The aerial bombardment will be first, with herbicides sprayed by helicopter. Next, long-necked excavators will tear apart whatever is left. Channels will be dug. Berms will be heaped high. That's the battle plan to eradicate what some call the kudzu of the Meadowlands — invasive, life-choking reeds — from 250 acres of wetlands.
Once the reeds, known as phragmites or common reeds, are removed, wetlands specialists will plant more than a million plugs of spartina grass, along with bulrush, spike rush, swamp aster and water hemp. They hope it will attract more migrating birds and provide better habitat for spawning fish.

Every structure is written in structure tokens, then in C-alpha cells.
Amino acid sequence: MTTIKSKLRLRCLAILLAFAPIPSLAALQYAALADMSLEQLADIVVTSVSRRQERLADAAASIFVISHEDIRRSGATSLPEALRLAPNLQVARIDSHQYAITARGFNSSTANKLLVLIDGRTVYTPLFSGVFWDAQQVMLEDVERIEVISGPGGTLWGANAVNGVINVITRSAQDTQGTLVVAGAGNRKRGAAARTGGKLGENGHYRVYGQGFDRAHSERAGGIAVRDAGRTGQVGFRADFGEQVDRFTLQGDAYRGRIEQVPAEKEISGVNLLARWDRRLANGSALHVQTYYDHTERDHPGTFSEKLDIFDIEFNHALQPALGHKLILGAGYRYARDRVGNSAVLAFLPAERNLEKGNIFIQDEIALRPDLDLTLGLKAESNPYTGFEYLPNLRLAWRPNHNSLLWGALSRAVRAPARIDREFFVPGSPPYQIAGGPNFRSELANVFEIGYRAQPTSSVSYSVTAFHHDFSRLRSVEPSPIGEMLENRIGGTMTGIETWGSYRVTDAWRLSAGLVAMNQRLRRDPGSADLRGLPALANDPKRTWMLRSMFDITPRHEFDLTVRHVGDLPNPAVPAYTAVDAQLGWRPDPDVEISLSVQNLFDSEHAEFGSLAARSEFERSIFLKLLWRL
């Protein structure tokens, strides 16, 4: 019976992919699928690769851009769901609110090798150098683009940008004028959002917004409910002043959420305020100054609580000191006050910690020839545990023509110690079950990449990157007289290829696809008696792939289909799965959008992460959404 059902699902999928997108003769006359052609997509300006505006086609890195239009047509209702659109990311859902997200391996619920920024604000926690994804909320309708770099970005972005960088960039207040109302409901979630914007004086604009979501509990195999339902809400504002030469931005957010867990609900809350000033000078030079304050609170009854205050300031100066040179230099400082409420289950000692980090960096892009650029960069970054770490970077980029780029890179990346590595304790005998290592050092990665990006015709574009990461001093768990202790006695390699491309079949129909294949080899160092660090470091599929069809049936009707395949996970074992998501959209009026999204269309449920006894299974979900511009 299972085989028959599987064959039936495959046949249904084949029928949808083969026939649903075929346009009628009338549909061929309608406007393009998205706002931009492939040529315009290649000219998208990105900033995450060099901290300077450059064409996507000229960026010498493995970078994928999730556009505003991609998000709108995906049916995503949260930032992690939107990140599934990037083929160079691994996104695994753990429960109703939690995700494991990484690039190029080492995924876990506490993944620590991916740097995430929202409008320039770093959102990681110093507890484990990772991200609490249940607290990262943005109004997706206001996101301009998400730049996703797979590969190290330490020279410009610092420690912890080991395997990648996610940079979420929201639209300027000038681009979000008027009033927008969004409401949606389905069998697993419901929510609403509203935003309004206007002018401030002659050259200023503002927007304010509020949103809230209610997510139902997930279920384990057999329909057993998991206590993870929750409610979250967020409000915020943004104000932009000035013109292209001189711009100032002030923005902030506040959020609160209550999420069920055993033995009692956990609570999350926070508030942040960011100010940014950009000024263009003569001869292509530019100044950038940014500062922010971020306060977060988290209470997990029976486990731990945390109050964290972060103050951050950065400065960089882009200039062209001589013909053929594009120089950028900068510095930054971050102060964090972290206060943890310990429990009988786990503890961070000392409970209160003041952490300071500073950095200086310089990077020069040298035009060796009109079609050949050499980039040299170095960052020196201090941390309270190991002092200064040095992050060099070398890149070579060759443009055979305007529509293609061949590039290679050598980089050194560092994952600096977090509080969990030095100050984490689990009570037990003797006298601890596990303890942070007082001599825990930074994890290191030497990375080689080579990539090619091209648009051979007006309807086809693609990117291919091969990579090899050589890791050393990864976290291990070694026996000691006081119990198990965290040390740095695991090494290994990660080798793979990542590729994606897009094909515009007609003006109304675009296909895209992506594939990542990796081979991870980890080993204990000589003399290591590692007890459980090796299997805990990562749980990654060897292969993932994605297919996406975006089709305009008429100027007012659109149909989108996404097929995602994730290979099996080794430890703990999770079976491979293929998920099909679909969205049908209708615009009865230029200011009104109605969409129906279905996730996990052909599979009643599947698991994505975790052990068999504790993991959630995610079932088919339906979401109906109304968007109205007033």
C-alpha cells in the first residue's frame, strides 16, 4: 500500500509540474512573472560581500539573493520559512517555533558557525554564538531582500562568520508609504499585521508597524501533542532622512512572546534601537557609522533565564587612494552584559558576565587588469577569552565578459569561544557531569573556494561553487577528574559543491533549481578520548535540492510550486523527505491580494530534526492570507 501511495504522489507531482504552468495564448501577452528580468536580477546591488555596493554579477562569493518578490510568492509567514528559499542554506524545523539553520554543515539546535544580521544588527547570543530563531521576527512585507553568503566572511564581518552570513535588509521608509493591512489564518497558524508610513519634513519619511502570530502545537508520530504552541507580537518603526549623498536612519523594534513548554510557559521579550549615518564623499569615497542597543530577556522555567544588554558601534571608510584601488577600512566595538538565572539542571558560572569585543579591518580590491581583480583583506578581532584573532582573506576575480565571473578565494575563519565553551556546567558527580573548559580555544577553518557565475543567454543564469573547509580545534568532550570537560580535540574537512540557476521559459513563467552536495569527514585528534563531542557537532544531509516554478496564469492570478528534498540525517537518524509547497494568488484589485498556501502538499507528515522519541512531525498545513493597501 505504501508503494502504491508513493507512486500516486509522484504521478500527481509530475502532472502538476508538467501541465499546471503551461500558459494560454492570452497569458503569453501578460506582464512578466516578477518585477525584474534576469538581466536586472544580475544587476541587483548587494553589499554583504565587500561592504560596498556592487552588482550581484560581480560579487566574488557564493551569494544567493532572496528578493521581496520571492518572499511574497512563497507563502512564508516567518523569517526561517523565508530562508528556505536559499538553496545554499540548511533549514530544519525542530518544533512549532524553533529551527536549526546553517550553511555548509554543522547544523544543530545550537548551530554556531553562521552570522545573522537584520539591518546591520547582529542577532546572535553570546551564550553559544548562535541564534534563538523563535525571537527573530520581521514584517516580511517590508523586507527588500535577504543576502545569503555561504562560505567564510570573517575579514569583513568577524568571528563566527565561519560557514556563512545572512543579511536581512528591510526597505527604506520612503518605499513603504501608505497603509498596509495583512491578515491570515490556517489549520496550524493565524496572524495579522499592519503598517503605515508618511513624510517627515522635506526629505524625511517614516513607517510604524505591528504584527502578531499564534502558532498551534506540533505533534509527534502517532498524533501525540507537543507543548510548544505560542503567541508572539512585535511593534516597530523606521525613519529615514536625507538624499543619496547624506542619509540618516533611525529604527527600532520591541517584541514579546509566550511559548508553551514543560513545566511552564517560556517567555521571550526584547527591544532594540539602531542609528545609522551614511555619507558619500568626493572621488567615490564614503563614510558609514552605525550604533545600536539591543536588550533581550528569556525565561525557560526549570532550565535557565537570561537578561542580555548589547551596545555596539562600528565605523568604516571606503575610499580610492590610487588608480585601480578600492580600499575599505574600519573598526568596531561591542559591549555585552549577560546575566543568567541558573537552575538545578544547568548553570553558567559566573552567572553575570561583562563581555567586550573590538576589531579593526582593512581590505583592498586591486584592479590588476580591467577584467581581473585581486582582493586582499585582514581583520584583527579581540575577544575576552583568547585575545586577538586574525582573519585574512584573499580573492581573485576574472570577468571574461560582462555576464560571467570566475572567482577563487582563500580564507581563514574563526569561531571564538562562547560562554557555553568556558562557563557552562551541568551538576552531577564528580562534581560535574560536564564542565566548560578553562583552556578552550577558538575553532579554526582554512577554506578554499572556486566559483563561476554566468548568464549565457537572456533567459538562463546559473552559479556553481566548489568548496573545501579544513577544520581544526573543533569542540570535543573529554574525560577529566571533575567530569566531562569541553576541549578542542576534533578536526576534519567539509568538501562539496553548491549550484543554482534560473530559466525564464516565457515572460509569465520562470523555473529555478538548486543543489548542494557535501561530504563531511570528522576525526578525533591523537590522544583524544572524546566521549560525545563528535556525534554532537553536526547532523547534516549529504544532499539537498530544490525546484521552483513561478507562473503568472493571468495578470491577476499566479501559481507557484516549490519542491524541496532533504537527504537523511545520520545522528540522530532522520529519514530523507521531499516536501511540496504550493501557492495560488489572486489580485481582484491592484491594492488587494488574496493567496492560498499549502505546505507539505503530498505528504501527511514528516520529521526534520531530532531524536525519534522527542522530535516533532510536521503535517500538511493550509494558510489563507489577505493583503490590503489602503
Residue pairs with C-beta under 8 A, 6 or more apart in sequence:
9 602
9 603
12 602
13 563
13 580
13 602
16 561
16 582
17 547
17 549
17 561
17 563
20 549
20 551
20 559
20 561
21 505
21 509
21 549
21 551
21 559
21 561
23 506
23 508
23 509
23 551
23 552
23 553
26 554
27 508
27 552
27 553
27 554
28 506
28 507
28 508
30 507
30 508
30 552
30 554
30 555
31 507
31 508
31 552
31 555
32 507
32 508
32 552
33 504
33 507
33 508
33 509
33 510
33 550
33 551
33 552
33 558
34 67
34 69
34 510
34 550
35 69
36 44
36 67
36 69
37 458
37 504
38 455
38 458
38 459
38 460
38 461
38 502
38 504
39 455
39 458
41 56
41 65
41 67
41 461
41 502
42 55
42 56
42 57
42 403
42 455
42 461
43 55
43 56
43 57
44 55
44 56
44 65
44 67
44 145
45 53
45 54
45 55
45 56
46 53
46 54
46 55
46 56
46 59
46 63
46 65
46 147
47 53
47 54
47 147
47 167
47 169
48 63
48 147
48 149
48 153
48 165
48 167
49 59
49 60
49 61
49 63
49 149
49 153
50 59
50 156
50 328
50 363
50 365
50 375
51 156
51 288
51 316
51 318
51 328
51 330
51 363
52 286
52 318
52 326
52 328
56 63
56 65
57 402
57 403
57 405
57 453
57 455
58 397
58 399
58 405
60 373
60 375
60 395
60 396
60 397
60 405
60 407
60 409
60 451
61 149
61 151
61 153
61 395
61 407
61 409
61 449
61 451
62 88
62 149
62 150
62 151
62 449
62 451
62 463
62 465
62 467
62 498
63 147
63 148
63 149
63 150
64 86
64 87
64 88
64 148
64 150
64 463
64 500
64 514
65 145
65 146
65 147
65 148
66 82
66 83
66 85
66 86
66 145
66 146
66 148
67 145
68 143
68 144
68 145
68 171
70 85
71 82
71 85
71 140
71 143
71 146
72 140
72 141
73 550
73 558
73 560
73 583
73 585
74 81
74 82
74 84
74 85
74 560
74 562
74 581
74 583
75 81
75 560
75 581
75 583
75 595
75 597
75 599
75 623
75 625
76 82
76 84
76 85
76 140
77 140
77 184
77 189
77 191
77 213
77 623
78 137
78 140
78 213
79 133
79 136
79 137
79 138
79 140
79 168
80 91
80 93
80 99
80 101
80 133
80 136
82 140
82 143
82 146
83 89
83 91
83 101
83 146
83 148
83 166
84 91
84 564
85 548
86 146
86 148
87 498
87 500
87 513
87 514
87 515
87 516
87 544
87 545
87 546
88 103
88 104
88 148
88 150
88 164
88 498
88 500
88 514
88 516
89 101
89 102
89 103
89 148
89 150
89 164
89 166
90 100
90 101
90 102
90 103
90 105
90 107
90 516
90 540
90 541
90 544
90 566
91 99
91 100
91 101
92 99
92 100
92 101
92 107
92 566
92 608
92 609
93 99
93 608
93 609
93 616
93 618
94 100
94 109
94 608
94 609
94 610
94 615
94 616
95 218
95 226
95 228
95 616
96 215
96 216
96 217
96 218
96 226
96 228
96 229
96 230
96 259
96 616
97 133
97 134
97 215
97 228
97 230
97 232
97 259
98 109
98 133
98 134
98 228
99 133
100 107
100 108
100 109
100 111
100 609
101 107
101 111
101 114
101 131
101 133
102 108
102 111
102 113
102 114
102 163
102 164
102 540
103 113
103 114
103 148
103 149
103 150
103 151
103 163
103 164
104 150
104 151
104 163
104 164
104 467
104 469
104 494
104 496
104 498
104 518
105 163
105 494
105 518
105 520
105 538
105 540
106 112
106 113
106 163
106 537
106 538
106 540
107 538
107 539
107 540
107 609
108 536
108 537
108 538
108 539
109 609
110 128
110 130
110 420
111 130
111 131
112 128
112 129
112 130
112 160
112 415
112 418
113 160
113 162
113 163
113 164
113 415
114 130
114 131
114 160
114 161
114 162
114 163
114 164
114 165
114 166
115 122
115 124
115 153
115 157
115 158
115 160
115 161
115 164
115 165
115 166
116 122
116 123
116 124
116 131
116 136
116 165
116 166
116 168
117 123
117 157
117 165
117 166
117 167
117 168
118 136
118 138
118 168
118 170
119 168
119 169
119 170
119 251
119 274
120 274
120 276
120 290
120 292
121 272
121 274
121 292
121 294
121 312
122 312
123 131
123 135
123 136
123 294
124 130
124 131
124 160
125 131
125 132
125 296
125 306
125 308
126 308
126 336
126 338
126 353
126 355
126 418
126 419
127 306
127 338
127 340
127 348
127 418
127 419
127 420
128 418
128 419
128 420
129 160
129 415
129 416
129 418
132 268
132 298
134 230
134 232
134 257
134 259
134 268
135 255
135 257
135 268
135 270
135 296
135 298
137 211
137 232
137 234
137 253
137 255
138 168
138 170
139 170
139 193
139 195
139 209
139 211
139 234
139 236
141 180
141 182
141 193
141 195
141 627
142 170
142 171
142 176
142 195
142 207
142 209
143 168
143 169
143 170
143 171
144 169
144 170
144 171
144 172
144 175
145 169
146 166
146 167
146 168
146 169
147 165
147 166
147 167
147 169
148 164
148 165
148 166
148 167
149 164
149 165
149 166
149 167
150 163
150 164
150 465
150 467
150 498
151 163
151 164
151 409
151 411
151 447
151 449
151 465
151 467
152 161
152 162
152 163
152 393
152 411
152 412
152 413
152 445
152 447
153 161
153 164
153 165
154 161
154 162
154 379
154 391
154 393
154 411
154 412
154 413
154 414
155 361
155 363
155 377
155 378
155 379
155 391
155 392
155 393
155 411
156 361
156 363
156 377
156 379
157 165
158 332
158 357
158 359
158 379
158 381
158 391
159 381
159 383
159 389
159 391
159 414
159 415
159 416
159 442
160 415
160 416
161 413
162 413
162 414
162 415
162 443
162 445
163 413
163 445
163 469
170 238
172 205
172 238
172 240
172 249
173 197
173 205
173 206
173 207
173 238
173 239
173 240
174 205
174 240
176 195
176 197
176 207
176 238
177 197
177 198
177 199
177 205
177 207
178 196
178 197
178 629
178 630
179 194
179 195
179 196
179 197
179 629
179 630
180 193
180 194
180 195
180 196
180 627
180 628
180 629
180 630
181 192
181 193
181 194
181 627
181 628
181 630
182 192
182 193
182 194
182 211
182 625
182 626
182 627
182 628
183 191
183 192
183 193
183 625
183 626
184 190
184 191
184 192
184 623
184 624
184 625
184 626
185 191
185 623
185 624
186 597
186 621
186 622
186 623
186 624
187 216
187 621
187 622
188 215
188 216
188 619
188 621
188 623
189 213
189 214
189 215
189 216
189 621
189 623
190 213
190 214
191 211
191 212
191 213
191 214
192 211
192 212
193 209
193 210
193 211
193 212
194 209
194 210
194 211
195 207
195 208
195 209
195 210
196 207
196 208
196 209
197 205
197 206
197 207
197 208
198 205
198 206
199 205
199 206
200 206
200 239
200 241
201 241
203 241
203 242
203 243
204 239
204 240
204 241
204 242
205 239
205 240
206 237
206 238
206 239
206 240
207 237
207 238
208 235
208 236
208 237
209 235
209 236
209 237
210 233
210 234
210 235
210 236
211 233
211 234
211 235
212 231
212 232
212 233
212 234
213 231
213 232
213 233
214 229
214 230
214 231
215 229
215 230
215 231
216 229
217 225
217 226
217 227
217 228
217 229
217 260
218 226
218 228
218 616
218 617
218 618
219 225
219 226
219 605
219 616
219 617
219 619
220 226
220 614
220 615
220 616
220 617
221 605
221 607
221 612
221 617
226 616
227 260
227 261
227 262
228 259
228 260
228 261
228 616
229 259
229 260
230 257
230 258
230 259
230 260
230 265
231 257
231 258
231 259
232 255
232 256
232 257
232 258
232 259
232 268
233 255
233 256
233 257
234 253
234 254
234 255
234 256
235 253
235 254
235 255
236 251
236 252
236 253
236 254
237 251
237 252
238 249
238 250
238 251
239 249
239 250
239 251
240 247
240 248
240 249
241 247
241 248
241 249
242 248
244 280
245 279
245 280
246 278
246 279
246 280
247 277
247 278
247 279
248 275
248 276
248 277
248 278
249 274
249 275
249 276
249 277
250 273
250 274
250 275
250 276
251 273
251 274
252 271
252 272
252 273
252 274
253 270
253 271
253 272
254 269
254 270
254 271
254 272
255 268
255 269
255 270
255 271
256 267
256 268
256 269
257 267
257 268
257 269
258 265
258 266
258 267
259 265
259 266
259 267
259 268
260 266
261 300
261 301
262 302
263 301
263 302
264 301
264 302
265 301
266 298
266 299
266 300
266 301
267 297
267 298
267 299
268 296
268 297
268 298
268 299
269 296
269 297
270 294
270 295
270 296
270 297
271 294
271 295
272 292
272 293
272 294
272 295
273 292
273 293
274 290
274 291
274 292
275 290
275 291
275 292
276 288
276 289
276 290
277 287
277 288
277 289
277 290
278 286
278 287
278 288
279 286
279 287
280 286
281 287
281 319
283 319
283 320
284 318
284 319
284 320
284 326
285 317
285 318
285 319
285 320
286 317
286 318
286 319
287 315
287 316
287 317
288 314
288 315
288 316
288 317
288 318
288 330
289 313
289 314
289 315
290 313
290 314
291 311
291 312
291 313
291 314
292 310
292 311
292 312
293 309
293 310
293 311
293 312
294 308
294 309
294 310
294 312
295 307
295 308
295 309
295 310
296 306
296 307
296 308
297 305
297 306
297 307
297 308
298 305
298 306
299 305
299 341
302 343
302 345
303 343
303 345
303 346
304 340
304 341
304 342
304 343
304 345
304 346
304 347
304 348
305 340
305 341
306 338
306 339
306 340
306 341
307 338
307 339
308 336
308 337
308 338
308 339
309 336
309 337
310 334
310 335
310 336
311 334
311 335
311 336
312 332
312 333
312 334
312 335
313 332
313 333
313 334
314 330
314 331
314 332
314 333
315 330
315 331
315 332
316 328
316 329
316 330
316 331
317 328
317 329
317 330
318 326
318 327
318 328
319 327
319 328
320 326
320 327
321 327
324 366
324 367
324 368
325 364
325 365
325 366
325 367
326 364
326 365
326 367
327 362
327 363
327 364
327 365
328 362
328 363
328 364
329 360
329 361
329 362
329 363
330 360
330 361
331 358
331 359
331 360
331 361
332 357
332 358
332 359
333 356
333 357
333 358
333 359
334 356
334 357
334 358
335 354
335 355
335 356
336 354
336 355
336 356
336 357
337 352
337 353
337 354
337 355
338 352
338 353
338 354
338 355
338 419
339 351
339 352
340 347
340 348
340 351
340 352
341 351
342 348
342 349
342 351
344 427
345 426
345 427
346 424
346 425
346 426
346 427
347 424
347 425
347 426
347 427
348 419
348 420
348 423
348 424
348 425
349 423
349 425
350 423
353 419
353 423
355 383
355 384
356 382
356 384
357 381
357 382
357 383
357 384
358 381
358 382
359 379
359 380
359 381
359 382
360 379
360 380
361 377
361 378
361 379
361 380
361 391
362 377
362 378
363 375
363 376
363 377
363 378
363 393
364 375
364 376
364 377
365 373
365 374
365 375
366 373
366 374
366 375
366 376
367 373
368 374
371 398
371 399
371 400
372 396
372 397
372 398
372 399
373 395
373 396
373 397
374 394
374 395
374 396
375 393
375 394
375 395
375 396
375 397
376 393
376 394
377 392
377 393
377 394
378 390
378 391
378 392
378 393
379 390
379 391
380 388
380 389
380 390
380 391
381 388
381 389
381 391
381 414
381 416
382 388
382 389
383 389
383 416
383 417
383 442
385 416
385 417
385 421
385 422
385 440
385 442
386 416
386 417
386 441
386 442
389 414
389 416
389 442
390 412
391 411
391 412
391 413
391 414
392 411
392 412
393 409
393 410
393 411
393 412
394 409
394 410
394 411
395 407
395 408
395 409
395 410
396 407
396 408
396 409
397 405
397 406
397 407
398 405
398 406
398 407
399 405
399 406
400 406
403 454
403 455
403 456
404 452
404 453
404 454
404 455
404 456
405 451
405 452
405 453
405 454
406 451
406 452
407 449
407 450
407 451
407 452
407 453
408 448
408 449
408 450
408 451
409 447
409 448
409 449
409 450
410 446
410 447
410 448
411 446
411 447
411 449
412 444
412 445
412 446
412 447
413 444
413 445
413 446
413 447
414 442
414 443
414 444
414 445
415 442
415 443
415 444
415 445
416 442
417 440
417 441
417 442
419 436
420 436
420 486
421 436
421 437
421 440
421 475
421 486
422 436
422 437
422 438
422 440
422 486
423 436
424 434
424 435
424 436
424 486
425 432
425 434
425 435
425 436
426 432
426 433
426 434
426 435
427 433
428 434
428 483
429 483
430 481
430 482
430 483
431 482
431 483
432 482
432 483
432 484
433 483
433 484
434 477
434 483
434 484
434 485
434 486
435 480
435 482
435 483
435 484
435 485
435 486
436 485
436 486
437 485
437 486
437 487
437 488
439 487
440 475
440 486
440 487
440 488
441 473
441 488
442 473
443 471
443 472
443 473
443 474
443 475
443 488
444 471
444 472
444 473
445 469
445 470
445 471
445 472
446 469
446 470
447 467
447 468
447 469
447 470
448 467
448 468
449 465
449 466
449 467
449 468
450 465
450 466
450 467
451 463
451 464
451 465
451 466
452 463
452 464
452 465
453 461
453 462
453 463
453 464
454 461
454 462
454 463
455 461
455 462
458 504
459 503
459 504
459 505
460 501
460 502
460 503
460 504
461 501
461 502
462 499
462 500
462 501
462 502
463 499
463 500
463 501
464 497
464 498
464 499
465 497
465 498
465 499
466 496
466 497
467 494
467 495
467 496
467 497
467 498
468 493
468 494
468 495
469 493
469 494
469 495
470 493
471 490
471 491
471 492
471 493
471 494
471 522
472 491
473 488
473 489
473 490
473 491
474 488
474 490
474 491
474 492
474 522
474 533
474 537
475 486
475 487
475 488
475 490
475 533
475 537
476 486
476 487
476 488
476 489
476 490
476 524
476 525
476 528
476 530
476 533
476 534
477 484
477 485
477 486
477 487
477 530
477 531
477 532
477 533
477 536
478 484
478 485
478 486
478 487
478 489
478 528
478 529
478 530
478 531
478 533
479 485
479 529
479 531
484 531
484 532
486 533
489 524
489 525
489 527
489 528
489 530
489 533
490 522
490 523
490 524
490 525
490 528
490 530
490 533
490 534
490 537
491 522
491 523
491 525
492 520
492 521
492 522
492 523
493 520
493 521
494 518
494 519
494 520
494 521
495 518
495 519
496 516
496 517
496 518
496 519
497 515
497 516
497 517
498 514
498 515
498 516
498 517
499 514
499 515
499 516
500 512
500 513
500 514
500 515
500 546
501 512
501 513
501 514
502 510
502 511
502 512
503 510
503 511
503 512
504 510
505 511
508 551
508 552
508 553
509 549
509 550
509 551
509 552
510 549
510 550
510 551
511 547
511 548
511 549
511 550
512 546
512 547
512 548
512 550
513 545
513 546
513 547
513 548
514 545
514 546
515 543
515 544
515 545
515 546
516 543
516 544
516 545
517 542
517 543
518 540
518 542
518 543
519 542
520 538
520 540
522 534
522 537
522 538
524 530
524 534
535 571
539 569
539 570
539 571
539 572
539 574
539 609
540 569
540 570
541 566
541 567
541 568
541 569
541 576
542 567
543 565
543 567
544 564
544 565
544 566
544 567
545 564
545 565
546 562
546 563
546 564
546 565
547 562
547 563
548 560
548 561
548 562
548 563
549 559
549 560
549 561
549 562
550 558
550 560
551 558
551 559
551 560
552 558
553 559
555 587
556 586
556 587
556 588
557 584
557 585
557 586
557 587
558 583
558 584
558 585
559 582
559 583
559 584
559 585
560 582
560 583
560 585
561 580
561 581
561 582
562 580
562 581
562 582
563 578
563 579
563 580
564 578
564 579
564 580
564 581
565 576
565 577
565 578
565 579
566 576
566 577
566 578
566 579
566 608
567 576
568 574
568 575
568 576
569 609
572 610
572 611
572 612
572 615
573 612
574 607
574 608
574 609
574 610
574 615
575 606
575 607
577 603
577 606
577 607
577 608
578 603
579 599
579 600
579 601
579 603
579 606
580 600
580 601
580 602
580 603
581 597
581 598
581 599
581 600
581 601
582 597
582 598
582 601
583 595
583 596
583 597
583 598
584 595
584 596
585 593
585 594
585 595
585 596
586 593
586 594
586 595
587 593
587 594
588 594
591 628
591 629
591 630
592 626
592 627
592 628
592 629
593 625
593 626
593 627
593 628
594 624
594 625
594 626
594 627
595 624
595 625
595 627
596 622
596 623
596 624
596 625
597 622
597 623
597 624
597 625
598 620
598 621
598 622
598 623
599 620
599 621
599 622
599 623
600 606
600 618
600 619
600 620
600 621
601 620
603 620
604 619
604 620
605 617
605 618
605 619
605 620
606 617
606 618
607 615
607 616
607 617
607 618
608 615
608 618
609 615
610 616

The ambitious project along the Hackensack River in Carlstadt aims to rebuild these wetlands. The goal is to turn an ecologically moribund corner of the Meadowlands into a vibrant habitat offering a place for hiking, birding and kayaking.
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